I'm beginning to think Finchem really doesn't care either way how this plays out, he's merely covering his tracks with the minority of anchorers who are threatening lawsuits. But if that was the case, he would not have gone so public with so much misleading or erroneous information that could be waived in his face.

Strange times indeed.

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Reader Comments (37)

On the Sunday golf broadcast Miller or someone else made a statement about the "numerous" golf rules making bodies. It is my understanding that there are only two, the USGA and the R&A. There was also inference that the two had been in conformity for many years. Again, my impression is that complete conformity was reached only in recent years.

MIller correctly emphasized that those anchoring could still use the long putter and adjust to a non-anchoring stroke, something none of the other tv people (or Finchem) mentioned.
02.26.2013 | Unregistered Commentergov. lepetomane
"Finchem really doesn't care either way how this plays out, he's merely covering his tracks with the minority of anchorers who are threatening lawsuits". As always, follow the money, or in this case the fear of losing money.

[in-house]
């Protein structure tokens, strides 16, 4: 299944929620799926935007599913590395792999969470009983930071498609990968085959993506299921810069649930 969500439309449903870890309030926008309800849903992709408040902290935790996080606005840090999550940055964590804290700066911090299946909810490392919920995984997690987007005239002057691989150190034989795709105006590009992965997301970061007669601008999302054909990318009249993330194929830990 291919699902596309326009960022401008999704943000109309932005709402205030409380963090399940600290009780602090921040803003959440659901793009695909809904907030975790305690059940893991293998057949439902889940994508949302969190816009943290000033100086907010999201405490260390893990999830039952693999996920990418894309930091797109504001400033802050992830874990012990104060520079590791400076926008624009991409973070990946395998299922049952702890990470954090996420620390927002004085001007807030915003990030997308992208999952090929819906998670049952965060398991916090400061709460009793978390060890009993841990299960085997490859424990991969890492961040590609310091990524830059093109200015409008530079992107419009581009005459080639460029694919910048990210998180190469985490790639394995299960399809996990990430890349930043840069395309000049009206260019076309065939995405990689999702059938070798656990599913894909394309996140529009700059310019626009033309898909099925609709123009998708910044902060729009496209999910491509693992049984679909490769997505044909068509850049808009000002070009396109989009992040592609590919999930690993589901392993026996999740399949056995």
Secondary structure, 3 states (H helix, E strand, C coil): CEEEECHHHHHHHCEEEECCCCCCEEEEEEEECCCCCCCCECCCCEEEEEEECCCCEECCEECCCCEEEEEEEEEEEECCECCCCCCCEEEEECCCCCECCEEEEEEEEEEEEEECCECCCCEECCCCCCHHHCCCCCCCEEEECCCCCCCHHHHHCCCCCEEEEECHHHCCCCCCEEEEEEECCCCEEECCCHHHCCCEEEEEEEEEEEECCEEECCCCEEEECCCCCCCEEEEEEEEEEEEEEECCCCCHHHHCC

Interesting to note that Finchem did not make a specific reference to Matt Kuchar, the winner of he WGC Match Play, who uses a long putter but does not anchor it. Perhaps those who anchor should follow Kuchar's lead and adapt if the proposed rule stands. They will have time to learn and perhaps this is another money making opportunity for Kuchar to make a CD to sell his technique and the PGA teaching pros to help golfers learn this technique.
Anchoring is not a stroke IMO. Good for Kuchar.
02.26.2013 | Unregistered CommenterSteven T.
"This is all about the future of the game. It's about us defining the game, defining a stroke, clarifying a very controversial and divisive situation," Davis said.

As quoted by John Paul Newport in his article of 2/23 in the WSJ.
02.26.2013 | Unregistered CommenterSteven T.
Finchem is only following the wishes of his members?

Finchem pointed out that the USGA was in the Pga Tours charter, we are represented on their board. He mentioned the affiliation going back to when Joe Dey, former head of the USGA was the Pga Tours first commissioner.

If Finchem was serving his members best interest he certainly didn't point out to the membership that the Pga Tour has always followed USGA rules in that its in the Pga Touir's charter, if we are to believe what he said during the NBC telecast. He's been known to lie before. What he should have done when the USGA asked for the Pga Tours comments on the proposed ban was to provide this very important information to the pac board and policy board before he hung them all out to dry.